1 & 2 Thessalonians
Beginning the Journey (for new Christians)
1, 2, and 3 John
1 & 2 Timothy
2 Peter, Jude
7 Last Words of Christ
Christ Powered Life (Rom 5-8)
David, Life of
Jesus and the Kingdom
Lamb of God
Names of God
Sermon on the Mount
Year of St. Paul
6. Walking by Faith, Not by Sight (2 Corinthians 5:1-16)by Dr. Ralph F. Wilson
Paul begins by using the analogy that compares a tent, the most impermanent of structures, with a house, designed to last indefinitely.
The “earthly tent” Paul is talking about is, of course, our human body. If you’ve been tent-camping you know that when it comes time to “break camp” or “strike the tent,” the poles are taken down, the stakes are pulled, and the tent collapses, finally to be rolled into a relatively small bundle. The word Paul uses is “destroyed” (NIV, NRSV), “dissolved” (KJV). A tent is temporary and portable, never intended to be thought of as permanent. The tent in this analogy is our human body.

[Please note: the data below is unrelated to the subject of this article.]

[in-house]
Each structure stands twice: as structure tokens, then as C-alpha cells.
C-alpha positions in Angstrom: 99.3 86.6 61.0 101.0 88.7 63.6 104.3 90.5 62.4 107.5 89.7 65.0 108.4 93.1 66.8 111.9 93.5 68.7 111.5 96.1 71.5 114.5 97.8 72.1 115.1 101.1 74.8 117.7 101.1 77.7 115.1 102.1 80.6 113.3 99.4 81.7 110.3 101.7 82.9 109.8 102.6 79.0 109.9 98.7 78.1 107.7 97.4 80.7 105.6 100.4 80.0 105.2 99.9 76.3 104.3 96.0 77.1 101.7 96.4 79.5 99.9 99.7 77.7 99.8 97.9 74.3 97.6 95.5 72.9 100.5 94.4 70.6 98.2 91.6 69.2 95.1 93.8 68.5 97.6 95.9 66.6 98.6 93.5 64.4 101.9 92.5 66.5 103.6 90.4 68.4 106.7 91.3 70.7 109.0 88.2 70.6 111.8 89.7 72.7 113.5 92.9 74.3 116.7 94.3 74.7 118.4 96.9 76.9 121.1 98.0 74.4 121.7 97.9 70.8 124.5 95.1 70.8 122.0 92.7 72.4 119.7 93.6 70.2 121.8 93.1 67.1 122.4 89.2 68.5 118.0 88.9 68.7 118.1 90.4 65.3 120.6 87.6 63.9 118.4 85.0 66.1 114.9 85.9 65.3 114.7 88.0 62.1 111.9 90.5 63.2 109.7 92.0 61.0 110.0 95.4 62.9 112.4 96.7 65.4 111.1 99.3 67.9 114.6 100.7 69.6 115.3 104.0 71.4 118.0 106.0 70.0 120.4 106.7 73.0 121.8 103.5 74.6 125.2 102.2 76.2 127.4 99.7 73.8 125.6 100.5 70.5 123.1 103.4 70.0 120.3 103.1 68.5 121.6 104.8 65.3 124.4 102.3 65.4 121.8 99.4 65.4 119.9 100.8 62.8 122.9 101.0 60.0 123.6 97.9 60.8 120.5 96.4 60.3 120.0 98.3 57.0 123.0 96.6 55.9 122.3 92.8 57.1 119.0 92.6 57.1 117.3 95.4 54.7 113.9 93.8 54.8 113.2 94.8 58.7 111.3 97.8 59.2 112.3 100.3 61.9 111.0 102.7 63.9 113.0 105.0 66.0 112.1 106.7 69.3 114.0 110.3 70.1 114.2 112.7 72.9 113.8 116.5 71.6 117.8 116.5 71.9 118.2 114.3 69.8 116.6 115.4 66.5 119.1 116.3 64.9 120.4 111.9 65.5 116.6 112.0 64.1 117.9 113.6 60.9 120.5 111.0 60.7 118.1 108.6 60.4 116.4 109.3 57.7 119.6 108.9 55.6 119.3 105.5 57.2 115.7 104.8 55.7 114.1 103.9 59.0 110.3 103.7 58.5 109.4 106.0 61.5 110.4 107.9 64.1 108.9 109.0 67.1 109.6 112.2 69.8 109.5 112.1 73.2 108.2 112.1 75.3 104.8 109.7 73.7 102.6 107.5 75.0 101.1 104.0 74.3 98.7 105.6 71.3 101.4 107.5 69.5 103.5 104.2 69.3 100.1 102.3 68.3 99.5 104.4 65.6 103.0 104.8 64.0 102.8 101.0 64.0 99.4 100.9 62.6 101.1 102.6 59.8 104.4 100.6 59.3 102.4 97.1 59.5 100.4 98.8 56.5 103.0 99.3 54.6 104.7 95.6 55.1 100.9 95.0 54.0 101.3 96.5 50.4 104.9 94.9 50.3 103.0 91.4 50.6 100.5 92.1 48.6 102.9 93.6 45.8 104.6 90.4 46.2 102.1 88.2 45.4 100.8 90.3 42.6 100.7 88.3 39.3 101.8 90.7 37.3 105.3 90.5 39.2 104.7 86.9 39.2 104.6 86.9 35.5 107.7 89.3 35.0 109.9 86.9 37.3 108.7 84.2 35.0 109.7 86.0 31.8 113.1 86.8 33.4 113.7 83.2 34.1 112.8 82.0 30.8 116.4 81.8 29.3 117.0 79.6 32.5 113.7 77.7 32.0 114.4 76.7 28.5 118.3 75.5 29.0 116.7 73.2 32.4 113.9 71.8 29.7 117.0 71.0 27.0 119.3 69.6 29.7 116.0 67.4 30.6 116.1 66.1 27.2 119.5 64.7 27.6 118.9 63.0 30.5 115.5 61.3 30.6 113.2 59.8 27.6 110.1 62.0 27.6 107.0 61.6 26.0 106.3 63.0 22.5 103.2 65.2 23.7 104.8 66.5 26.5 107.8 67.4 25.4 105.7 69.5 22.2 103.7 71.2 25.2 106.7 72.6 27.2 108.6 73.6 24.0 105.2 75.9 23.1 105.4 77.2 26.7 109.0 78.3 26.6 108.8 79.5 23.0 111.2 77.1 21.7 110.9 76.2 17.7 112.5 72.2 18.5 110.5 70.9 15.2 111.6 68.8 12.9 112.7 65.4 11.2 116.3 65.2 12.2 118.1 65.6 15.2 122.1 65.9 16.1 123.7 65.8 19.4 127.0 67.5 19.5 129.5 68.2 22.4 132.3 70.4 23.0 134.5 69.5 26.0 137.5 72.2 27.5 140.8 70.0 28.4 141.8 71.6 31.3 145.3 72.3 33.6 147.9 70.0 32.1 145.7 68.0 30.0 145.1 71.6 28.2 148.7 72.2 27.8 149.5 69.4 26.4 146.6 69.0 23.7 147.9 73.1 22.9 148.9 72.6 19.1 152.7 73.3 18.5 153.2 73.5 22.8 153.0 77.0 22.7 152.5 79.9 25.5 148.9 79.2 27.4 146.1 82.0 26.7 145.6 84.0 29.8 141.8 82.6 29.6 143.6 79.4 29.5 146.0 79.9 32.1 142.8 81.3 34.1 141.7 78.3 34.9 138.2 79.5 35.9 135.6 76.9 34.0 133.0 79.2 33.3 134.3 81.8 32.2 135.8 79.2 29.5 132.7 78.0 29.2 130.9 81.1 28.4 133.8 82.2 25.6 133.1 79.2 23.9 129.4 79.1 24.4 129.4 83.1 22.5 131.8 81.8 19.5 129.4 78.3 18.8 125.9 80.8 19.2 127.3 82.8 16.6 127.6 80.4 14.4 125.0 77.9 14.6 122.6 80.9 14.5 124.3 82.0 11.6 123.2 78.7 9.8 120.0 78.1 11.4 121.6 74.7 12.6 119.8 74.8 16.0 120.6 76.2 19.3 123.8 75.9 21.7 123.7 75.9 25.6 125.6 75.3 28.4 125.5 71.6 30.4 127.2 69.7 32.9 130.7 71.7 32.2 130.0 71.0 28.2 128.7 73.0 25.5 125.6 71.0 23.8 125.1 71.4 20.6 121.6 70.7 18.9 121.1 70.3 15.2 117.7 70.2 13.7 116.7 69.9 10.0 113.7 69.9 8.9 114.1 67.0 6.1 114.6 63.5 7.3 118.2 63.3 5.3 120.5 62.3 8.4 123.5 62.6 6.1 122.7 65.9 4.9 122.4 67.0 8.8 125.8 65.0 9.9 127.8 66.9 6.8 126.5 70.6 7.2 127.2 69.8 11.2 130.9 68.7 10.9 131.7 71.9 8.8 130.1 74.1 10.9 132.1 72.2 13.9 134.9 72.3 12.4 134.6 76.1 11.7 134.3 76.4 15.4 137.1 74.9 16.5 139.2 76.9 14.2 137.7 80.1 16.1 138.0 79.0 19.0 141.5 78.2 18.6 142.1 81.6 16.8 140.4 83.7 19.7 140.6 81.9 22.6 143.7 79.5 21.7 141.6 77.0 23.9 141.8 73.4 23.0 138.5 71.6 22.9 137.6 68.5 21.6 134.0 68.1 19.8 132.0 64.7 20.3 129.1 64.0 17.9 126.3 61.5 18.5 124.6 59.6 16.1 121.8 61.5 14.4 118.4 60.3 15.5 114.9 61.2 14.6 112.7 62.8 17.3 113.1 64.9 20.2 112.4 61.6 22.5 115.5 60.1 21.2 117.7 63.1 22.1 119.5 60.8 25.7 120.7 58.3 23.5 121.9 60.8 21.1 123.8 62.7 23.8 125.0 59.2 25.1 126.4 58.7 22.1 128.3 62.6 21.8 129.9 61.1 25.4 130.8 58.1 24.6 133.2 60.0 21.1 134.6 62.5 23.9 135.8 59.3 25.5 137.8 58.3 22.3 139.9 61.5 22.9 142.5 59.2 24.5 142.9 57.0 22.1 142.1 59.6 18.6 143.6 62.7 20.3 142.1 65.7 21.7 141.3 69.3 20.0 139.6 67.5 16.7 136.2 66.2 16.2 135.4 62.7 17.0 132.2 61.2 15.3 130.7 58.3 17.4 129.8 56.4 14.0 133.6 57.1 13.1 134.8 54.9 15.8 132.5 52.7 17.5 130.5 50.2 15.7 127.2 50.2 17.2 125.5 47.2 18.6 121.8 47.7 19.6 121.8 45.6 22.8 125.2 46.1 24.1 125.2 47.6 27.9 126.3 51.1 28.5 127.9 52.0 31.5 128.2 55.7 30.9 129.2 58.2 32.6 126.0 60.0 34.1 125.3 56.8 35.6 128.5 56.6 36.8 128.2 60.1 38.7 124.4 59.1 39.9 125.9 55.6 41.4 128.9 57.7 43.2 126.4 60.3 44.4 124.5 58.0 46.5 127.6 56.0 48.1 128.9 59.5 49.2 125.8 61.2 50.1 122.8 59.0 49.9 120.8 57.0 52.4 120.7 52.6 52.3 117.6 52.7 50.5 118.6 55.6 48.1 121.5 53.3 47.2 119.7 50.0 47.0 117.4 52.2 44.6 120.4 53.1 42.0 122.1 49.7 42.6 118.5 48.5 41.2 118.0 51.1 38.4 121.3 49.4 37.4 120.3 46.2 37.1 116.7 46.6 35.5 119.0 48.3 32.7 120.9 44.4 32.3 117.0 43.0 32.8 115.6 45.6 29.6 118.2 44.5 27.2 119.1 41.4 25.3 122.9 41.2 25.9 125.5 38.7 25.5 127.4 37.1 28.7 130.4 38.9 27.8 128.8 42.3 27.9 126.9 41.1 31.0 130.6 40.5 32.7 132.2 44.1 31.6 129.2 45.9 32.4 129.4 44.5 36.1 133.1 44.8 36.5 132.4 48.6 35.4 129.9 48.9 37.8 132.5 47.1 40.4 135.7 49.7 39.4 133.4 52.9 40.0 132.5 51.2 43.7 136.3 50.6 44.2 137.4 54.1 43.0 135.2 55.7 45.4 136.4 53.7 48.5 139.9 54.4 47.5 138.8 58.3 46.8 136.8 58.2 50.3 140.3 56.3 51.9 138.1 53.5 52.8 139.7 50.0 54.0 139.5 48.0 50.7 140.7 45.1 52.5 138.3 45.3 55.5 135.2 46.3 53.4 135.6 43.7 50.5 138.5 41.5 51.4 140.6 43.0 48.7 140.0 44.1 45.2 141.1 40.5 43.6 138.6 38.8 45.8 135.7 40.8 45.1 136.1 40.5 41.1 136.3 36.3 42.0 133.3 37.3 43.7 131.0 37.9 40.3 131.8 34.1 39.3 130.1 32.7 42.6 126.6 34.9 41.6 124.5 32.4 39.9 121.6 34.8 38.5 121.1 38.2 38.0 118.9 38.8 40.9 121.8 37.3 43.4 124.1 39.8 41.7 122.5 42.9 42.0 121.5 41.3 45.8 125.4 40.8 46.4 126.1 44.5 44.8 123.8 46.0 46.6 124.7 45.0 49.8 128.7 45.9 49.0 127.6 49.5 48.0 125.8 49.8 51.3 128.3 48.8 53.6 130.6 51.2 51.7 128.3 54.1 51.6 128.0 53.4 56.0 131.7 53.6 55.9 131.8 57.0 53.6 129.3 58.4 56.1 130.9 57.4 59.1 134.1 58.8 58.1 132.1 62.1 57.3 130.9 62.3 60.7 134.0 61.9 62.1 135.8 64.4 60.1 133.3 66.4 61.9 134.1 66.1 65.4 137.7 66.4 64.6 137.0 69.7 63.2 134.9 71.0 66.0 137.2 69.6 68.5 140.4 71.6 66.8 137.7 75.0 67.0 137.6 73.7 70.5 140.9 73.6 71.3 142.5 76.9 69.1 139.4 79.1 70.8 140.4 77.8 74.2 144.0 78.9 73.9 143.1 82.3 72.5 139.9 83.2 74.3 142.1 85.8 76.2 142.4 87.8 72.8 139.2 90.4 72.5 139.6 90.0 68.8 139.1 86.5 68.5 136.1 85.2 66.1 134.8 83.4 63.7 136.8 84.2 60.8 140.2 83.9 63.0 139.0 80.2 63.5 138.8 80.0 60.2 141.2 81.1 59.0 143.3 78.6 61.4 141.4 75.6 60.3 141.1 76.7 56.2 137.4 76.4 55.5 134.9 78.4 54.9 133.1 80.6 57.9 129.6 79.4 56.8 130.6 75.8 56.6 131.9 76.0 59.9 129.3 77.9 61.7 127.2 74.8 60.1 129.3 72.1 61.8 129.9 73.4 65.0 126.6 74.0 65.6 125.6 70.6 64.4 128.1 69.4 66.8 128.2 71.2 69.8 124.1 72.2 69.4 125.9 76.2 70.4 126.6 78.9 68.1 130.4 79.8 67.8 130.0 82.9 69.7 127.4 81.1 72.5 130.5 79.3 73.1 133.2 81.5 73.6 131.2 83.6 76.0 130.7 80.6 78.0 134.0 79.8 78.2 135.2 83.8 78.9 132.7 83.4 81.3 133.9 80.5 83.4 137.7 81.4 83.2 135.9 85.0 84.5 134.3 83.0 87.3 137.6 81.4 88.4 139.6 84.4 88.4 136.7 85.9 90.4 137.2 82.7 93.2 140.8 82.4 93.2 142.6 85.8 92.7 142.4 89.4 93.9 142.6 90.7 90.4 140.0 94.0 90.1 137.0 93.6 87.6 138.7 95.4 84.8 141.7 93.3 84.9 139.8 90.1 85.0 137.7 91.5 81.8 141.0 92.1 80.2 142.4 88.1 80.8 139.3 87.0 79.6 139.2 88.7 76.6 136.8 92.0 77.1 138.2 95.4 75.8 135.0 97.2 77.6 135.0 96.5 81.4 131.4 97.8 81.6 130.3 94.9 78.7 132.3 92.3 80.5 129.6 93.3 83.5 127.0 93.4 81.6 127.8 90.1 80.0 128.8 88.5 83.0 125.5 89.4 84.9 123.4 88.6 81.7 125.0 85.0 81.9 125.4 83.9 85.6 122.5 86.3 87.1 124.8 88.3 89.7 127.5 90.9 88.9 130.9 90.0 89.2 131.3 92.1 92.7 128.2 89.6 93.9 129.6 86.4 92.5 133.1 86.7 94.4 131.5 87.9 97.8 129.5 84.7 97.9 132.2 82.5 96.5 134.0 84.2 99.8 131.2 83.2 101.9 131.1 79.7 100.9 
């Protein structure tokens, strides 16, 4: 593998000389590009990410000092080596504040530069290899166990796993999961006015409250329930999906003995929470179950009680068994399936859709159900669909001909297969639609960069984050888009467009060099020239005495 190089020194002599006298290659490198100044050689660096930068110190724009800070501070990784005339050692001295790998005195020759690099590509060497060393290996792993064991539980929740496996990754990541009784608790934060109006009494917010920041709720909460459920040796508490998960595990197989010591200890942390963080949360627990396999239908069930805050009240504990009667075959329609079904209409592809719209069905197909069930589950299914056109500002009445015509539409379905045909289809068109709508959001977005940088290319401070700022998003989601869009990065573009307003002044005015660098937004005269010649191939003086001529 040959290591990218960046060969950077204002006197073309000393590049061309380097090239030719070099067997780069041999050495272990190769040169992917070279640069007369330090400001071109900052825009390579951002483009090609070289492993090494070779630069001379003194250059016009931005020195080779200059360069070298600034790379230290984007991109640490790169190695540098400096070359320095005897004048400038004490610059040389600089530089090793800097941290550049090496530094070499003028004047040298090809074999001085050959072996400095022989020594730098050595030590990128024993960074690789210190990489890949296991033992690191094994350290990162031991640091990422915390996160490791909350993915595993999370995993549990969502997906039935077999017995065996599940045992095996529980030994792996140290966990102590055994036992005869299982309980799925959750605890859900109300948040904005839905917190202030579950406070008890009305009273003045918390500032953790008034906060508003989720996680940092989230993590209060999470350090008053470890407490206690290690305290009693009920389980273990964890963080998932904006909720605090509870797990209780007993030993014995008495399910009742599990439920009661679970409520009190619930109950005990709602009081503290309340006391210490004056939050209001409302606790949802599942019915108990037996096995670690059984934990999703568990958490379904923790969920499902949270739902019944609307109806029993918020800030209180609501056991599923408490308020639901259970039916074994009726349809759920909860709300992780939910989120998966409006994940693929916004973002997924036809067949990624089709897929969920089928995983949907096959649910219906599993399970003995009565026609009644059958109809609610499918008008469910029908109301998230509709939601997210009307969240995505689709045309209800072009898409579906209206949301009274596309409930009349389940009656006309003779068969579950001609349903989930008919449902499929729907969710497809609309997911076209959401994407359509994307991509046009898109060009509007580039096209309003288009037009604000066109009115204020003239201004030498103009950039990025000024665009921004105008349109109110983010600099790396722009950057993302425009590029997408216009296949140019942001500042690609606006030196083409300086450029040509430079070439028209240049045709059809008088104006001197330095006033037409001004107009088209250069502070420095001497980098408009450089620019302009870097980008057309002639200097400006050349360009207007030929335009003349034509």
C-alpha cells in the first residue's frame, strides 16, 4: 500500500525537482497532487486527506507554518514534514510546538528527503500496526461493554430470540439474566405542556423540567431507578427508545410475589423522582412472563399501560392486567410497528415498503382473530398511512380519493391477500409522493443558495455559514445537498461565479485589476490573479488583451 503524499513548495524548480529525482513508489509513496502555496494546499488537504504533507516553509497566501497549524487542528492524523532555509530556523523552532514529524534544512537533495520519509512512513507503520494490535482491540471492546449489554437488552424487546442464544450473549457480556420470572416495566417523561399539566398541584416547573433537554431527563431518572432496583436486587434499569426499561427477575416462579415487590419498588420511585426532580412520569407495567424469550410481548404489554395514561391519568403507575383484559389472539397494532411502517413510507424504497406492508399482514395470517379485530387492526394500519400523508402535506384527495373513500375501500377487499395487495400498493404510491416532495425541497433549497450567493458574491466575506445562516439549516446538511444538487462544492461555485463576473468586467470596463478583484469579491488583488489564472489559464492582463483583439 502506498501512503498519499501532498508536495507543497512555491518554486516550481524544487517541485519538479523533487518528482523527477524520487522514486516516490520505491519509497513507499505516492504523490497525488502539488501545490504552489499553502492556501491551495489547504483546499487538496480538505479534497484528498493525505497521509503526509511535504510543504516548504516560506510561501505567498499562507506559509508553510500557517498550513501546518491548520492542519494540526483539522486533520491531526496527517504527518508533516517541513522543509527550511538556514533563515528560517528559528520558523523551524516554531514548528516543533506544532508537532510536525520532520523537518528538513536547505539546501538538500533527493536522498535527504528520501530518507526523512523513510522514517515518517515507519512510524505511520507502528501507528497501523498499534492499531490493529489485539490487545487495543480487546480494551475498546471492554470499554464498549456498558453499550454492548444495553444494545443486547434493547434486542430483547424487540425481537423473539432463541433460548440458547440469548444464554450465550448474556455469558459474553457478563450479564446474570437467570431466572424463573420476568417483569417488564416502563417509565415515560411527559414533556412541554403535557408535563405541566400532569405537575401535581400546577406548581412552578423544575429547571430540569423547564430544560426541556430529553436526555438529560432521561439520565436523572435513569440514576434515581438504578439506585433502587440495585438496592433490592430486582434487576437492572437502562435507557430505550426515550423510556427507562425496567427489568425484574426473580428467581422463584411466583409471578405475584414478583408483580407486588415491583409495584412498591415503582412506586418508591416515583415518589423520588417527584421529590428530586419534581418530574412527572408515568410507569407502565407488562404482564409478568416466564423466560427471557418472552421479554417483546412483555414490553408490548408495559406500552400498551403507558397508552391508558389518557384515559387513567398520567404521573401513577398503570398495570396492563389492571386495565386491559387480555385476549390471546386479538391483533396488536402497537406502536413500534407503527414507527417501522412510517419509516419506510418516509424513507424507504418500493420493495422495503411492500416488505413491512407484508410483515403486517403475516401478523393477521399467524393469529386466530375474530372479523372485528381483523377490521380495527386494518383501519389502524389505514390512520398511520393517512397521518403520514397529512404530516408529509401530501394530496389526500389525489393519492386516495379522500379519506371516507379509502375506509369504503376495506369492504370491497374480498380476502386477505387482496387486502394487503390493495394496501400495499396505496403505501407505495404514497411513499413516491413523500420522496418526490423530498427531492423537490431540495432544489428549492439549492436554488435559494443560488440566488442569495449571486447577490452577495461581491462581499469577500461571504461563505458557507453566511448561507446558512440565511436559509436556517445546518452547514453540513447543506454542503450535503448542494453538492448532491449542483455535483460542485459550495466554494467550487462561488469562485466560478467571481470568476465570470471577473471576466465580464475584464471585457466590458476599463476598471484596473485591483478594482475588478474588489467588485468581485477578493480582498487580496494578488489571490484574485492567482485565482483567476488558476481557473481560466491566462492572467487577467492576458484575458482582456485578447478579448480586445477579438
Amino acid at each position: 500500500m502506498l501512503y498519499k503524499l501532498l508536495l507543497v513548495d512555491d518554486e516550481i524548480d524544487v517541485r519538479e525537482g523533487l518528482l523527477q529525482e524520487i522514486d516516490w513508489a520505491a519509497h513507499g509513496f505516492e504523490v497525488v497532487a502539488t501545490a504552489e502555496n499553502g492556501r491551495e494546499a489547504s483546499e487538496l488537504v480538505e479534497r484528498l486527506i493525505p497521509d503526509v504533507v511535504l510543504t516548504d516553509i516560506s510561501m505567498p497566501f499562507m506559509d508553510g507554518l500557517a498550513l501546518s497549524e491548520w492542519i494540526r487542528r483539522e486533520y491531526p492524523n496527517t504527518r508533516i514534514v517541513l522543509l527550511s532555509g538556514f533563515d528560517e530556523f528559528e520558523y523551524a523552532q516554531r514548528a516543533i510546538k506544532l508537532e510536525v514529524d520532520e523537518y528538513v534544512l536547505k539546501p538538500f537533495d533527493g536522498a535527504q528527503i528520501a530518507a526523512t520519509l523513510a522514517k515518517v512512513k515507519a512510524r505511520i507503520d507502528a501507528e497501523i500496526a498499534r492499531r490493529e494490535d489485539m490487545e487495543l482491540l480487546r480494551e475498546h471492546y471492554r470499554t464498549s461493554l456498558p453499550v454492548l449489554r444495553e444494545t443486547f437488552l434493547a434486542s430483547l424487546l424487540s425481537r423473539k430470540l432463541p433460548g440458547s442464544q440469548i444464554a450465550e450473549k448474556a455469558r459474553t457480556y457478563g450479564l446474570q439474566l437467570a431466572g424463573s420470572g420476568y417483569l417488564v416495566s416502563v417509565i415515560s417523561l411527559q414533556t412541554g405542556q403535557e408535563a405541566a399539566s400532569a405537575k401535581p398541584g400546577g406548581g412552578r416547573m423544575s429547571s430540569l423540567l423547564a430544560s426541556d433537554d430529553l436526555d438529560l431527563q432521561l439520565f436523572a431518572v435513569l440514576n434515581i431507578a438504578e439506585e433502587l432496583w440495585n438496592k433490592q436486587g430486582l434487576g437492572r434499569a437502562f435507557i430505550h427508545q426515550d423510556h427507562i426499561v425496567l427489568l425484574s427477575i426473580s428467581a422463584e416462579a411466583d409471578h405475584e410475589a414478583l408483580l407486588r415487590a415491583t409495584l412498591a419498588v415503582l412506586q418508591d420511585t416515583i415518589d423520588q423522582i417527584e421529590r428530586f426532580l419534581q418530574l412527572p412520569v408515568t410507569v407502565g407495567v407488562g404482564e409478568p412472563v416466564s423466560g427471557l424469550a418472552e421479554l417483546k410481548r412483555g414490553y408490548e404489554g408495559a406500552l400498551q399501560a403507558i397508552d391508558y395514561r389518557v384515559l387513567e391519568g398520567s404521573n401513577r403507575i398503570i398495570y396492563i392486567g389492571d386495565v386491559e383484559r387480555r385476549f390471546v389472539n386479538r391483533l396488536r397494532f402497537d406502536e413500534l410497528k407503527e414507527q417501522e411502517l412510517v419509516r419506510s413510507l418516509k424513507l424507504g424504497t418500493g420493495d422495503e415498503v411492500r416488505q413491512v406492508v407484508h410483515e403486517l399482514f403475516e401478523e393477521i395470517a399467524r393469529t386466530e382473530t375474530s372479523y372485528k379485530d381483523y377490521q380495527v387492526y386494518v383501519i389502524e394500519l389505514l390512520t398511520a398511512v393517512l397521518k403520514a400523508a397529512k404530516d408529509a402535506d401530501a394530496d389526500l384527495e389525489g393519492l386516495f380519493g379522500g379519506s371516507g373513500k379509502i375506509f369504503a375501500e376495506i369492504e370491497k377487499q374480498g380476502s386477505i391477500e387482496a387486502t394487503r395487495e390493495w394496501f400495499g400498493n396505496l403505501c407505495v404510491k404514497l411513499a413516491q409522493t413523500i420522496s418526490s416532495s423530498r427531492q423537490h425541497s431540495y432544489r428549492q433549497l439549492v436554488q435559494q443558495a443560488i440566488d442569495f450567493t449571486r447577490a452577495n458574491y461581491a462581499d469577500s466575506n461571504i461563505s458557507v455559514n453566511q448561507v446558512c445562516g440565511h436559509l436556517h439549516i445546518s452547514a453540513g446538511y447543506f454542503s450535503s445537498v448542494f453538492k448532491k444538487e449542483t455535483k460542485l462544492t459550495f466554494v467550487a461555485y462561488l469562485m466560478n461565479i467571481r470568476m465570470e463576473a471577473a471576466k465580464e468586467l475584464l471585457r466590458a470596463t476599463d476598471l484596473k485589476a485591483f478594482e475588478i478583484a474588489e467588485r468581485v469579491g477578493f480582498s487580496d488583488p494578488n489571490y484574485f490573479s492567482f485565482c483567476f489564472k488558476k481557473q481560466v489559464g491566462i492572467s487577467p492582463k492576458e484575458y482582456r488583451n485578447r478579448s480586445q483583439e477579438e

But what does our “eternal house in heaven” represent? Here you’ll find a number of interpretations, some of them pretty obscure:
- The Body of Christ, the Church,
- The New Jerusalem,
- The heavenly temple of the Lord’s presence,
- The mansion-like abode to which the Lord’s people go after death, and
- Our resurrection body.
Option 4 was adopted by a number of older Bible interpreters, including St. Thomas Aquinas. It imports into this passage Jesus’ analogy of death – a large house with individual rooms.
“In my Father’s house are many rooms; if it were not so, I would have told you. I am going there to prepare a place for you. And if I go and prepare a place for you, I will come back and take you to be with me that you also may be where I am. You know the way to the place where I am going.” (John 14:2-4)
The problem with the mansion interpretation is that it breaks Paul’s own analogy:
- Single Tent to House
- Temporary to Eternal
The mansion interpretation would require an analogy of single tent to many-roomed mansion, an idea which isn’t found anywhere in the context. It would also require oika, “house,” to be used two very different ways in the same sentence. Not very likely.